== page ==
3 A.M.

3 A.M.

Something like an Abel Ferrara take on Jim Jarmusch’s Night On Earth, 3 A.M. is an interesting attempt at a movie, which fails because it overstuffs itself. There are at least four plots here, each one jockeying for attention and distracting from the others. One story would have been better served as its own movie; another should have been excised entirely. Still, there are solid moments, a lot of them, and they come at a steady pace—the movie never drags.

The action centers around a failing New York taxi company. The owner, Box (Sarita Choudhury) is struggling to keep it alive, but she’s hemhorraging drivers because there’s a maniac out robbing and murdering them. In one story line, she is struggling to come up with cash to bail the company out of its latest financial hole; at the same time the screenplay follows the stories of three drivers.

The first is Hershey (Danny Glover), an ex-basketball player who’s trying to keep his relationship with waitress George (Pam Grier) afloat, even though she wants him to get a safer job. She’s constantly trying to fend off the advances of Ralph, a construction worker played by Paul Calderon (probably the most underrated member of this cast—his work is fine and subtle). This plot is somewhere between solid and stolid; it’s familiar working-class-drama territory, but Grier and Glover have the faces and the life-mileage to pull it off.

Another driver is Salgado, a troubled Latina tomboy played by troubled Latina tomboy of the moment Michelle Rodriguez. Rodriguez is okay, but this is her third movie in two years and she only plays one character—she ought to head to the video store and bone up on Rosie Perez’s career, before it happens to her. The final plot, and the most useless one of the bunch, is the story of Rasha (Sergej Trifunovic). He’s a fugitive from Bosnia, a fact which is dropped in for no reason at all other than possibly to insert some note of contemporaneity—without it, this movie could easily have taken place anytime in the last twenty-five years. Its bleak, violent, neon-spattered New York is yanked whole from Paul Schrader’s nightmares, with virtually no screenplay concessions to Giuliani-era “reforms.”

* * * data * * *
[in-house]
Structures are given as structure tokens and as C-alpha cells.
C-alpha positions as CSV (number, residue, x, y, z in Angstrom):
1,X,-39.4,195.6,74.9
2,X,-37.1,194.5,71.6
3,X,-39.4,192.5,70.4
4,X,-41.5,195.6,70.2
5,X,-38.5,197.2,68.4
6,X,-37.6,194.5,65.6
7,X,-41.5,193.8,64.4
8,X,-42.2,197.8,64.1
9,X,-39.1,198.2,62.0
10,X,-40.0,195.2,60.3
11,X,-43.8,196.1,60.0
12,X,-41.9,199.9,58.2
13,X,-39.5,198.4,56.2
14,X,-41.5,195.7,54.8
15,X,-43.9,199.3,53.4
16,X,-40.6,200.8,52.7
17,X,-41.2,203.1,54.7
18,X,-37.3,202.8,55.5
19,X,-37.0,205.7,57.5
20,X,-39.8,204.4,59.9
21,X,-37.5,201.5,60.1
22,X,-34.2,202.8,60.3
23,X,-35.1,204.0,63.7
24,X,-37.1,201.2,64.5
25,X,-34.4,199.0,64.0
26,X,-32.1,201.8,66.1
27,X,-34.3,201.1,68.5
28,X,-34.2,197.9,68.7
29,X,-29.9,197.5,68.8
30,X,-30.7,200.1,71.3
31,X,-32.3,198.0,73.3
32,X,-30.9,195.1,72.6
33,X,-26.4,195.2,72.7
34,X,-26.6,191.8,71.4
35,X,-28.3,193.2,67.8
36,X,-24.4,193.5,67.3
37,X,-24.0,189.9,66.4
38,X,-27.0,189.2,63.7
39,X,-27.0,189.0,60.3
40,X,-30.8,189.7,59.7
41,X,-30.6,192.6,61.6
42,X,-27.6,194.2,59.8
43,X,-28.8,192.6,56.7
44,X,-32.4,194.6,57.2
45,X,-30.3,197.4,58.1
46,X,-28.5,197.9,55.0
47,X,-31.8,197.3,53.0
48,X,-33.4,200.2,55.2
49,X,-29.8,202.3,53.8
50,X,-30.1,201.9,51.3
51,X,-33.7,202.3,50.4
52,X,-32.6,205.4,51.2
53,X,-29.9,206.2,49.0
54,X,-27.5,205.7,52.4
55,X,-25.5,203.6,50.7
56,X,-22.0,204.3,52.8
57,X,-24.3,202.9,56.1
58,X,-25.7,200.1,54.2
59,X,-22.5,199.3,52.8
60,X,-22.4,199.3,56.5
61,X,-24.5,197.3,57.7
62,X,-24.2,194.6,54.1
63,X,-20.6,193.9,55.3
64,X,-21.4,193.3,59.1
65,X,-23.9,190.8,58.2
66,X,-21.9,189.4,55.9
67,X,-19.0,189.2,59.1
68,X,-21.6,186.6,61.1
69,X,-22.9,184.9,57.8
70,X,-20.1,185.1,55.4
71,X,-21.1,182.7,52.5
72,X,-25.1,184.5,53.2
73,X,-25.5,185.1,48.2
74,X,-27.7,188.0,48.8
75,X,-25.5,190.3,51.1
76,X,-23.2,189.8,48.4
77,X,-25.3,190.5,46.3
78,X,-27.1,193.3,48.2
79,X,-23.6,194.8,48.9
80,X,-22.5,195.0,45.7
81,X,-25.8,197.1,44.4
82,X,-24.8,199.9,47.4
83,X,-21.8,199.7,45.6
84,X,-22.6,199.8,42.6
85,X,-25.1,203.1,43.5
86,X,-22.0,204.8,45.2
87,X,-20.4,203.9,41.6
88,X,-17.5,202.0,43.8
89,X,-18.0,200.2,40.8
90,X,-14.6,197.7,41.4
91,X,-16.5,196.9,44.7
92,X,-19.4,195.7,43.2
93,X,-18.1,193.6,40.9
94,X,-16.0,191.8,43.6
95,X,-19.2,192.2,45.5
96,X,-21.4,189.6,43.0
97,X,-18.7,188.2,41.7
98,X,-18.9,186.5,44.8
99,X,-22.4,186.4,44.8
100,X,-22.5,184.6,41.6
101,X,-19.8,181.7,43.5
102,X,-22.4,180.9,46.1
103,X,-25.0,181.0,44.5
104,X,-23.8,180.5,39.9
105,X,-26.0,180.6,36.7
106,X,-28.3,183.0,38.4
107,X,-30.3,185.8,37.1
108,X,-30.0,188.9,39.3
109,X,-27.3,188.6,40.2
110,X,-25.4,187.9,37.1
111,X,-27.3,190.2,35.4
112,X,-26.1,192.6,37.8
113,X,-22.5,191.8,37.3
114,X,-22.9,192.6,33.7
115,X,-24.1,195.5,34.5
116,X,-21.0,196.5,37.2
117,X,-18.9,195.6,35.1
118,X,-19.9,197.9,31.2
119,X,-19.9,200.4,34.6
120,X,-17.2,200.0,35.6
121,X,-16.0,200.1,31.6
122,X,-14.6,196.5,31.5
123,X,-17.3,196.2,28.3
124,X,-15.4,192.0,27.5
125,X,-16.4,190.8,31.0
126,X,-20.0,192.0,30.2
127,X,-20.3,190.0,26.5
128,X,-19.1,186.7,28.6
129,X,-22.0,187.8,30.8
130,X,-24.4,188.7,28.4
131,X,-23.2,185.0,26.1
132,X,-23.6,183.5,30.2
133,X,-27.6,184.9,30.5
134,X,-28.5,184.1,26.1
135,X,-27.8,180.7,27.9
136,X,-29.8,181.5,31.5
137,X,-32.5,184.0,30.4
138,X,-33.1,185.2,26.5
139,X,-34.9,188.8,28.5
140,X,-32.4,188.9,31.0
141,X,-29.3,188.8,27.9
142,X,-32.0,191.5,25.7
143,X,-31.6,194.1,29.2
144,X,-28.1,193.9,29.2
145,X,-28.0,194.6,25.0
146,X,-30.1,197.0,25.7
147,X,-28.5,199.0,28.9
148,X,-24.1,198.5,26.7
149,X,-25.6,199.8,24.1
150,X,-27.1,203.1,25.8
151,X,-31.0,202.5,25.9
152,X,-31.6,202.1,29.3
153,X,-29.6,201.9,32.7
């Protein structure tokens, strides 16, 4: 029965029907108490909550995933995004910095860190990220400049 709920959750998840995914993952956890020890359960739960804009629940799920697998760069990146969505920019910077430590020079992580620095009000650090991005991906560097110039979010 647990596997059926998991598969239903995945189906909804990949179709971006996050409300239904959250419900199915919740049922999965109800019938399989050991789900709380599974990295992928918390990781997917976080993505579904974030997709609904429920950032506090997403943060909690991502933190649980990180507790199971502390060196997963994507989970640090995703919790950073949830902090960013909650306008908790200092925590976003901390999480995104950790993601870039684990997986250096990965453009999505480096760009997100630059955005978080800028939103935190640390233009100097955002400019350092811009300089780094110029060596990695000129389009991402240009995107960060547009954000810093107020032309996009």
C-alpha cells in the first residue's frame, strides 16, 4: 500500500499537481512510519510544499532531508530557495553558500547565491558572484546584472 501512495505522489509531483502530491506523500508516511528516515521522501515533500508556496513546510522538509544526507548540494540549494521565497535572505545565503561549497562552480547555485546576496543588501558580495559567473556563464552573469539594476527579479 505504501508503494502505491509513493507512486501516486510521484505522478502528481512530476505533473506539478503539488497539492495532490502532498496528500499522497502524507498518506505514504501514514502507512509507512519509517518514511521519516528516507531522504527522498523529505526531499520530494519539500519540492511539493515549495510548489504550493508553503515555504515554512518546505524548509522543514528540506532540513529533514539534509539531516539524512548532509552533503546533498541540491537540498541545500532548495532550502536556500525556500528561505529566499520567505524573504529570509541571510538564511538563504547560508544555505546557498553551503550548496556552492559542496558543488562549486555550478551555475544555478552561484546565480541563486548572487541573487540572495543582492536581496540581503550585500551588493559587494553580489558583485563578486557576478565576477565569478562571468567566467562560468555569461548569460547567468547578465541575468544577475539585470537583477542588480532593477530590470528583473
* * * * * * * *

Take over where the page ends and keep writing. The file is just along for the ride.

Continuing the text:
This movie isn’t totally incoherent—most of the stories get some kind of resolution, however tacked-on or slapdash they may seem (particularly the Rasha plot, which uses a ridiculously nonchalant hit-and-run as its catalyst and then almost literally goes nowhere). Rodriguez’s story could have been fascinating and suspenseful, had it been given 90 minutes to develop. The abuse and trauma of her childhood have driven her insane, and she believes a passenger she’s picked up is the Devil. (All that’s really wrong with him is some unfortunate facial hair.) But the childhood trauma, just like the hit-and-run and the robberies/murders, isn’t revealed with anything like impact. Director and writer Lee Davis hasn’t quite figured out how to build drama. Plot points just sort of lumber into view, shuffle from foot to foot, and then lumber offstage again, and the viewer never quite cares. 3 A.M. makes you feel like you’ve been up all night yourself—too bad its bleary, too-exhausted-to-make-sense feel wasn’t intentional.

Phil Freeman

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